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“Thinking Critically. Living Faithfully.” That’s the unintentionally ironic tagline of The Christian Century, a mainline publication that thinks critically about how to accommodate the faith so that progressives can faithfully live without tension with secularism.

A prime example of this attitude is the recent article on ” monogamy in the age of Dan Savage .” While most Christian publications would advise turning to Scripture for guidance on sexual ethics, the Christian Century believes we should be instructed by an advice columnist for an alternative weekly.

The feature by Benjamin J. Dueholm, a Lutheran pastor, is well-written and starts off promisingly enough:

The biblical commandment “You shall not commit adultery” forbids only a narrow, if important, slice of sexual life: intercourse between two people, at least one of whom is married to someone else. Sending lewd pictures seems to fall outside of its jurisdiction.

Jesus, however, famously turns this commandment inward in the Sermon on the Mount, condemning even the desire that could lead to disrupting the bonds of marriage. By that more demanding standard, virtual affairs are forbidden. The original commandment can be thought of as corresponding to the first use of the law in Reformation theology: it restrains our destructive impulses for the sake of civil peace. Jesus’ elaboration corresponds to the second use of the law: it calls for a purity of motive that drives the sinful human to rely on the grace of God.

So far, so orthodox. But then Dueholm describes Savage’s peculiar view of monogamy (“Cheating is permissible when it amounts to the least worst option” but open sexual relationships is a better choice) and forgets what he wrote earlier in the article:
In refereeing tough questions about monogamy and its variations, Savage arguably upholds the substance, if not the letter, of the adultery commandment. The frankness and realism with which he handles such questions provide a sharp contrast to the tepid affirmations and bashful silences that characterize much mainline preaching and thinking on sex.

Um, no, it is not arguable that Savage is upholding the substance of the adultery commandment. As Dueholm noted just a few paragraphs earlier, the substance of the commandment is a prohibition against “intercourse between two people, at least one of whom is married to someone else.”
The contemporary sexual ethics that Savage represents give some degree of order to intimate life; they help manage the human disaster. But such a goal is not enough for a Christian community called to explore the depths of God’s love as reflected and refracted through shared life. We also need sexual ethics to reveal our deeper needs and failings, to create space for the forgiveness of sins and to shape lives redeemed by grace.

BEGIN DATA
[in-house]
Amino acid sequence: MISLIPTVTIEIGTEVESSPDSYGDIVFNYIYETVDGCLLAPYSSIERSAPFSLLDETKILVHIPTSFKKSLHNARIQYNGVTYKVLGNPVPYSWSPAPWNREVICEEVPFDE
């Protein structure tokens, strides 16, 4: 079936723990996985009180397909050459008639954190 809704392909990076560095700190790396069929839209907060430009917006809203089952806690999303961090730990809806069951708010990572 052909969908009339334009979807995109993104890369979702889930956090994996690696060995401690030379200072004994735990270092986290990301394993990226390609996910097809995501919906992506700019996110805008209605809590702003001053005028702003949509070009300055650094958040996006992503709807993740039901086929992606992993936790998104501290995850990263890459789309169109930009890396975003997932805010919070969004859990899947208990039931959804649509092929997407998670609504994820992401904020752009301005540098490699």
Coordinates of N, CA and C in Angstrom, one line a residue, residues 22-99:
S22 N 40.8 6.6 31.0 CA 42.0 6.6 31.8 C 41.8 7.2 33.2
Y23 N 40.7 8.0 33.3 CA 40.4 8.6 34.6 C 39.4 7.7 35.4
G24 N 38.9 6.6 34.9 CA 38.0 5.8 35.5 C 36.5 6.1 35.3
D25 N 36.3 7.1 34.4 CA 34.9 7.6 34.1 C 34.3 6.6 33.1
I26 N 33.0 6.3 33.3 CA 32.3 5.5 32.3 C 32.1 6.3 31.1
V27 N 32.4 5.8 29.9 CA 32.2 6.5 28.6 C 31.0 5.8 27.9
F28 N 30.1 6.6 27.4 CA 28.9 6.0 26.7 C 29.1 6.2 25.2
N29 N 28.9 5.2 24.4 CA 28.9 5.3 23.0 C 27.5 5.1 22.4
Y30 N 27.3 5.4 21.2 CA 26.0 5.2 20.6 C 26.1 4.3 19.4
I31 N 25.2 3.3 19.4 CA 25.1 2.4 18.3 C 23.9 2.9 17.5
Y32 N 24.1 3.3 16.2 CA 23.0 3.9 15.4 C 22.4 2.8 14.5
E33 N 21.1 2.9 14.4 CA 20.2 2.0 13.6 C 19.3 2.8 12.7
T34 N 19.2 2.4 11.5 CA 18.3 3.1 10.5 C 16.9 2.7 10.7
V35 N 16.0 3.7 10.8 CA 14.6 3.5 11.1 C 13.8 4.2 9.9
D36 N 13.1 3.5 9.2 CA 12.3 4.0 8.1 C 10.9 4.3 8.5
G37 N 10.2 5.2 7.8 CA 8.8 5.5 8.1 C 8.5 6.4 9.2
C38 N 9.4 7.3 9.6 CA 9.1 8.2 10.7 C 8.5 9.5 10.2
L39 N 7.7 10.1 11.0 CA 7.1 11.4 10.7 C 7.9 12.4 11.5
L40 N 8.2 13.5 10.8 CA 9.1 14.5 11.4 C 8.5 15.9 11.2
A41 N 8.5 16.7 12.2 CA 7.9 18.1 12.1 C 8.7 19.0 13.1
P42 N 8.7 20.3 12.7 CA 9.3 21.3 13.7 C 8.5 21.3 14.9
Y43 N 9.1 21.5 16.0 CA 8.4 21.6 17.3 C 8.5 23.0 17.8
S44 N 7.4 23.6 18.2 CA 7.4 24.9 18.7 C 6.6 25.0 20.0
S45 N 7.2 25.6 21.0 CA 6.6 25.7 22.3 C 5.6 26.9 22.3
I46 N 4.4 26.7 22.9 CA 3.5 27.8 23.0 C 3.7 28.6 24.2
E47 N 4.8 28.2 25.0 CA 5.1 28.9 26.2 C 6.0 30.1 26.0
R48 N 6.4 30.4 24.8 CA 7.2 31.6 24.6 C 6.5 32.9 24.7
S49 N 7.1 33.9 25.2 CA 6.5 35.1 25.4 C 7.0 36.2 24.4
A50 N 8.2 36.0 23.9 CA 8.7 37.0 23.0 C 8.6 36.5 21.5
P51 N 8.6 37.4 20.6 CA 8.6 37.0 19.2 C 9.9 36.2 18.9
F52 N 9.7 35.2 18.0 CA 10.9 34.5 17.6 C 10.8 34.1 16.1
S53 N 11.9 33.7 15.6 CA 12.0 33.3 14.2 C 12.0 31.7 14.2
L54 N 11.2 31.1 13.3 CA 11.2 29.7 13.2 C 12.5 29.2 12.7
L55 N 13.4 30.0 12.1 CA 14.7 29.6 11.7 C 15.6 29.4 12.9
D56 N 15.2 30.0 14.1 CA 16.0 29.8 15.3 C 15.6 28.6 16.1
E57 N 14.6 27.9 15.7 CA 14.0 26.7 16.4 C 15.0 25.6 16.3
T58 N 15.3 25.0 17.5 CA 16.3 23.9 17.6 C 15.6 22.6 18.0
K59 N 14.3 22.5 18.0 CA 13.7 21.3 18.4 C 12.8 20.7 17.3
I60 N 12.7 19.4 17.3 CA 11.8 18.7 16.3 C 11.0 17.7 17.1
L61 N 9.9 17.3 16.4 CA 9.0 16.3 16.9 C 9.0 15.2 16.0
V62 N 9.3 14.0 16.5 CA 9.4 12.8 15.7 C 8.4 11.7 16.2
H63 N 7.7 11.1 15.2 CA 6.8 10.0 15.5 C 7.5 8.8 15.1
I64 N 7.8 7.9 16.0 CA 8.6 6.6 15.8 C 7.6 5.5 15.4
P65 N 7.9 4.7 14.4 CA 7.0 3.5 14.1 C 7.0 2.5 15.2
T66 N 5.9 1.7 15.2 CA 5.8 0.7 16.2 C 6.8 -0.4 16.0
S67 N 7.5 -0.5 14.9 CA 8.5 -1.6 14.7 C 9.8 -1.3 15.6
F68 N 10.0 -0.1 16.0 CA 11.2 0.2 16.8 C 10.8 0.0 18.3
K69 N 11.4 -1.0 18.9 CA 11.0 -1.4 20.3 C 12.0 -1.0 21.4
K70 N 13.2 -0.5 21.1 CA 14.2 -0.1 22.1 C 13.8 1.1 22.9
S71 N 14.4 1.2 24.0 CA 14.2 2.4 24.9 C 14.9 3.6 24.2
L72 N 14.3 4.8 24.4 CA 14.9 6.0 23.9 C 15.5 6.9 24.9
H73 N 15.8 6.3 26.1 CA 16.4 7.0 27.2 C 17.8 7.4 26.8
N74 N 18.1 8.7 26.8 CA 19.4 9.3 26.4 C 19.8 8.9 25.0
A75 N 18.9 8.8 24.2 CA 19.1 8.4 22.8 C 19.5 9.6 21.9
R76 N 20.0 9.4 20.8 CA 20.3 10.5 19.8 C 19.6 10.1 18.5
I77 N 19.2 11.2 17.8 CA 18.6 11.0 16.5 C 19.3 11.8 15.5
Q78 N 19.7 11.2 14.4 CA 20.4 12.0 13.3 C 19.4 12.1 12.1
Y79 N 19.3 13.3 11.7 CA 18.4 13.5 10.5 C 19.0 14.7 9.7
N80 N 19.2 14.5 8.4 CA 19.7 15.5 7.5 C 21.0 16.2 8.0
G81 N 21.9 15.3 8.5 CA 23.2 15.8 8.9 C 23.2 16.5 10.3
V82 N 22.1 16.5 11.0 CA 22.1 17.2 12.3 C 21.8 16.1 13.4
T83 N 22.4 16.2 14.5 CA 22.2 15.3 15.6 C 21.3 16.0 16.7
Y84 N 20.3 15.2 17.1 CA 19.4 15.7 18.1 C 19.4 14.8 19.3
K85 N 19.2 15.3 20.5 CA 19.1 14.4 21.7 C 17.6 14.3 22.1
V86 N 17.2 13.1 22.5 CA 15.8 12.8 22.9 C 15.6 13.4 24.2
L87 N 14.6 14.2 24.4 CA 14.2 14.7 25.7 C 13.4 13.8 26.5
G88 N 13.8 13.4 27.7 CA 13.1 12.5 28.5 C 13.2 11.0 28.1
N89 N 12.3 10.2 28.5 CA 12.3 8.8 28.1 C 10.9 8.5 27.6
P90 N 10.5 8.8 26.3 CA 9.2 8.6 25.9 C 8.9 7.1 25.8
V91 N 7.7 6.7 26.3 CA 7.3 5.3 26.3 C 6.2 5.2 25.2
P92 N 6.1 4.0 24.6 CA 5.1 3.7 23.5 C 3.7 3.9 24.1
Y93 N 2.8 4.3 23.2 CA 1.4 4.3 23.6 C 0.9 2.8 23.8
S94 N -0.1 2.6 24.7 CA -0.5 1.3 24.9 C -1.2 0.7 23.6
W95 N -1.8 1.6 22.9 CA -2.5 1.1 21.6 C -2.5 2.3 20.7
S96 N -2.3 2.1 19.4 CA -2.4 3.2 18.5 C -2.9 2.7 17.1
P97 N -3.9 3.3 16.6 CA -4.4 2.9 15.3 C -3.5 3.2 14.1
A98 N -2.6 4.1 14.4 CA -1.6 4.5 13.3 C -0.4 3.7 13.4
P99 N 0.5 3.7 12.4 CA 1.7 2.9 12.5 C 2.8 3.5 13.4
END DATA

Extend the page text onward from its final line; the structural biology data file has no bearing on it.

As an instrument of familial and civil peace, the commandment against adultery needs a bottom line—something for which Savage has a sharp instinct. Counselors and pastors should expect temptation and infidelity to happen; lingering itches are likely to be scratched. Sex tends to be cloaked in superstition, and stripping this away allows us to regard sexual lapses as no less inevitable than any other sin. We tend to forgive serial monogamy more readily than deviations from stable monogamy. Perhaps this norm should be reconsidered.

The commandment against adultery does not need a bottom line because it already has one: intercourse between two people, at least one of whom is married to someone else, is prohibited. Of course that was the bottom line set down by Jesus a couple thousand years ago. Times change. Norms need to be reconsidered. We need to listen to newer, fresher voices. We need less Jesus, more Savage.
Meanwhile, however, monogamy is no longer the default expectation for many couples (though it still correlates with relationship longevity). The church’s historic promotion of the dignity and fullness of the marriage bond might not enjoy cultural prestige for much longer.

First, what world is Dueholm living in? I don’t know a single couple for which monogamy is not the “default expectation.” Second, the reason that the church’s historic promotion of the dignity and fullness of the marriage bond might not enjoy cultural prestige for much longer is because liberal mainliners have been working furiously to undermine the church’s teachings on marriage .

Read the entire article. It’s equal parts frustrating and depressing, but it’ll give you a better understanding of why the liberal mainline churches are dying. And why few people will miss them when they’re gone.

(Via: TitusOneNine )

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